I'm a casual wargame player but that doesn't mean I liked it when for two editions CSM were extremely annoying to play because their rules were pathetic and had maybe five units that were in any way competitive. I just changed my perspective from "am I going to win?" to "am I having a fun time". Warhammer is casual to me because there is nothing forcing me to do anything I don't want to. I don't have super restrictive criteria to meet or regulations to follow to have a good time. I can just plop some models on a table and roll some number cubes.


I don't know if you meant it to sound that way, but reading that just made me think you've been beaten into submission so many times you had to let go of caring to enjoy yourself, like some sort of zen experience. Like, if you're going to be whipped everyday, better learn to enjoy it

That's the problem, a game being competitive is good for casuals, so I don't know why casuals are so anti-competitive. It's only in this weird ol' world of 40k where casual has come to mean "not trying to win".

In real terms, (not 40k's special definitions) I've only ever been into casual games, I rarely if ever play tournaments, mostly play pick up games or games with a few close friends, I'm not breaking down and crying if I lose and I still have fun if I don't win.... yet I still TRY to win, and I still care when the rules are broken and unbalanced, otherwise I'd just be building dioramas.
   
Made in us
Grumpy Longbeard





washington state USA

 CommanderWalrus wrote:
One thing I've noticed on these forums and pretty much everywhere else people discuss 40k is that the conversation is pretty much universally slanted to a more competitive side.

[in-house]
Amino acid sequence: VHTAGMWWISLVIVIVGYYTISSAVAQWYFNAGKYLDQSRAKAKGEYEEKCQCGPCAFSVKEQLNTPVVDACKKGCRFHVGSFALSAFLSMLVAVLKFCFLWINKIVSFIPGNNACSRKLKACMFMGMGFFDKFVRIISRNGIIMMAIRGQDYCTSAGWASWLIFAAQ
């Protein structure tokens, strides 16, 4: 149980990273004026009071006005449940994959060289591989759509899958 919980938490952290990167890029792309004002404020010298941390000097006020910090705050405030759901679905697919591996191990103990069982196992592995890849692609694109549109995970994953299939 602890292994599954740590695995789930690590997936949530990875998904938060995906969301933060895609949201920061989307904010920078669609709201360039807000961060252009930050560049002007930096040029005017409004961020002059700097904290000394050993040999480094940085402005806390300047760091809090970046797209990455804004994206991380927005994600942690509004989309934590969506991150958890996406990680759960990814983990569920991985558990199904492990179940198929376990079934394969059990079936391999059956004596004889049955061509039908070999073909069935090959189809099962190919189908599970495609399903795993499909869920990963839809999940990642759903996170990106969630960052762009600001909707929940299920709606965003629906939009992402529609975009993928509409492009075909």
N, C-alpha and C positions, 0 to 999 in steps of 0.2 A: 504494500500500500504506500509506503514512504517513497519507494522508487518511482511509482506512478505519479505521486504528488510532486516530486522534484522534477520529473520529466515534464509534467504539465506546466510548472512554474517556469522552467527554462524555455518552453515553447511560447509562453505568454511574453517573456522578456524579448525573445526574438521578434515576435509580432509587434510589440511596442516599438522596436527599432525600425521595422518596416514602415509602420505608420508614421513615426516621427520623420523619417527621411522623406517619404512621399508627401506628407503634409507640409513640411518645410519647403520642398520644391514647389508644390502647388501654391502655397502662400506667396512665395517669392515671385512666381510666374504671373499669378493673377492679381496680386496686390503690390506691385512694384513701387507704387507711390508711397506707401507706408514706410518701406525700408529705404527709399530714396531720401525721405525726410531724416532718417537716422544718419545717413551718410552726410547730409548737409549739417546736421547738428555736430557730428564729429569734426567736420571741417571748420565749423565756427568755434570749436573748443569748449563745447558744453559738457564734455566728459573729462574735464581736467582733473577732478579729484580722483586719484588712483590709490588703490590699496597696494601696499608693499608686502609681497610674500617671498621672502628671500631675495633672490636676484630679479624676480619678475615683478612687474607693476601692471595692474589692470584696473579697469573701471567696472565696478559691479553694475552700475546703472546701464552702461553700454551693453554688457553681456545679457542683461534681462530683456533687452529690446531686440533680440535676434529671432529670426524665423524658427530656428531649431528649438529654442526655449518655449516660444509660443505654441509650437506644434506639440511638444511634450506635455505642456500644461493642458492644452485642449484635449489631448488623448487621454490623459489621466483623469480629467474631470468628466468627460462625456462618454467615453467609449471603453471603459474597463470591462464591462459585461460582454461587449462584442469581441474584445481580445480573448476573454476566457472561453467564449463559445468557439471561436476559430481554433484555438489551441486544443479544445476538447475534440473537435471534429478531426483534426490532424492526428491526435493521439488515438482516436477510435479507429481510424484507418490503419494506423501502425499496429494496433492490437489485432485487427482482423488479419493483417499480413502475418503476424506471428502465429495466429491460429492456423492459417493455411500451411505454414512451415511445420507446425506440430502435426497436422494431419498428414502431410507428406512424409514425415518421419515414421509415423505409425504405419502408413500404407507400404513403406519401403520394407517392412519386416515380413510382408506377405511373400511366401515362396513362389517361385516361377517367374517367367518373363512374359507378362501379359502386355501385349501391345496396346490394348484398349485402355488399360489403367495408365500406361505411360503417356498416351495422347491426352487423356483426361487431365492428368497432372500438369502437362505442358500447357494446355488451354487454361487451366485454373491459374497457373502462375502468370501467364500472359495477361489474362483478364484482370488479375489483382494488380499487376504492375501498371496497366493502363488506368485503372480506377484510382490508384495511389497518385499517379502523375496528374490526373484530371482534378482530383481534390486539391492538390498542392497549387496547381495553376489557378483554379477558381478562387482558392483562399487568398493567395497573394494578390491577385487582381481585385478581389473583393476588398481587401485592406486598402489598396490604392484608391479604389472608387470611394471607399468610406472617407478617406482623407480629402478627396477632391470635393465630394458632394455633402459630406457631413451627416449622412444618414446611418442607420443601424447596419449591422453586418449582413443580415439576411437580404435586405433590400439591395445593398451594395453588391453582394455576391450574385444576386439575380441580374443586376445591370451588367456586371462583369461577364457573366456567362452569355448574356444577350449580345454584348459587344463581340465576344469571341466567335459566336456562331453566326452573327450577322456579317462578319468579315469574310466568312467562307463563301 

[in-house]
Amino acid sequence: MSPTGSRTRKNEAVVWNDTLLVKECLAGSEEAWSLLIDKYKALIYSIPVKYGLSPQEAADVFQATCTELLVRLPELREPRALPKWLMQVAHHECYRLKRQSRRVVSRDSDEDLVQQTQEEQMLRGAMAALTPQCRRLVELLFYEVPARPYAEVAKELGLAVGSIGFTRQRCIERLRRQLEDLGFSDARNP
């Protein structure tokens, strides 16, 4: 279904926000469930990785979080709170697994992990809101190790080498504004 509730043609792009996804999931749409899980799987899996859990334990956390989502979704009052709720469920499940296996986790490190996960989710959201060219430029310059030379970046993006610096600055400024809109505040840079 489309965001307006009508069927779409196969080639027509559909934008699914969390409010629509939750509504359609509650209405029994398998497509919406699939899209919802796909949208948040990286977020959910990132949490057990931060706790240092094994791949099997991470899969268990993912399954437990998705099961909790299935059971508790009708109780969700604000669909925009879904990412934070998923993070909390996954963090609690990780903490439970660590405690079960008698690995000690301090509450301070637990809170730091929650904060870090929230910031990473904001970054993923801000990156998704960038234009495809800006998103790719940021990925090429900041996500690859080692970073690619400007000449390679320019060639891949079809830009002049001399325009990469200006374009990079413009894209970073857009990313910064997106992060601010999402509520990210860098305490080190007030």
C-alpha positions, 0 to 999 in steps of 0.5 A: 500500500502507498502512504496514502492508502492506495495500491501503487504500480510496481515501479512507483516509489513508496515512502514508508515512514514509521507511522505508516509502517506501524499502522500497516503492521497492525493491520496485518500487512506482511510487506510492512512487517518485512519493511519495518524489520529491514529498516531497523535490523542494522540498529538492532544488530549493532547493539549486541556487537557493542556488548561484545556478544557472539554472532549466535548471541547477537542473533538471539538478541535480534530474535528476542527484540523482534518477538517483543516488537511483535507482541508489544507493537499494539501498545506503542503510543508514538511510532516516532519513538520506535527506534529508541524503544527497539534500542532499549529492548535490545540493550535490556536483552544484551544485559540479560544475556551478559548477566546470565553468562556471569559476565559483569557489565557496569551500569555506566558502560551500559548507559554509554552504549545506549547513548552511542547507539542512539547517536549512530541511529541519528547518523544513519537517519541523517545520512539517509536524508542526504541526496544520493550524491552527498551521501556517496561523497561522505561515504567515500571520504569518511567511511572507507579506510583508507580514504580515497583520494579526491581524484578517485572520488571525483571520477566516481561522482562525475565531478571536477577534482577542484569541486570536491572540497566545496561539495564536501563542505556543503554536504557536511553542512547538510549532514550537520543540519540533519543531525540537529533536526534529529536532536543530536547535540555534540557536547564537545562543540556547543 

Why is this? IMO the game is more fun played more casually, and it seems many people share this opinion, but yet 90% of the discussion is on how to win at all costs. Whenever a new codex is out the discussion is heavily weighted on how strong it is and not how fun it is. The 9th edition Necron Codex comes to mind since while it doesn't have the most competitive options, it is a blast to play for more casual games since it has so many cool and unique options. But I see almost no one talk about some of these things because it doesn't relate to "meta". Any idea why this is, in general?


Oh the topics do exist see my old editions topic, or Mezmorkis prohammer topic just as examples-
They are just not the majority.


https://www.dakkadakka.com/dakkaforum/posts/list/789567.page

https://www.dakkadakka.com/dakkaforum/posts/list/796101.page


You will notice that we play older editions of the game where lore/fluff was far more important to how the game played to make it feel like the 40K universe. the fact is that every war gamer wants a chance to win but not all war gamers get enjoyment from the game out of JUST winning. some prefer painting or modeling some prefer the game play experience..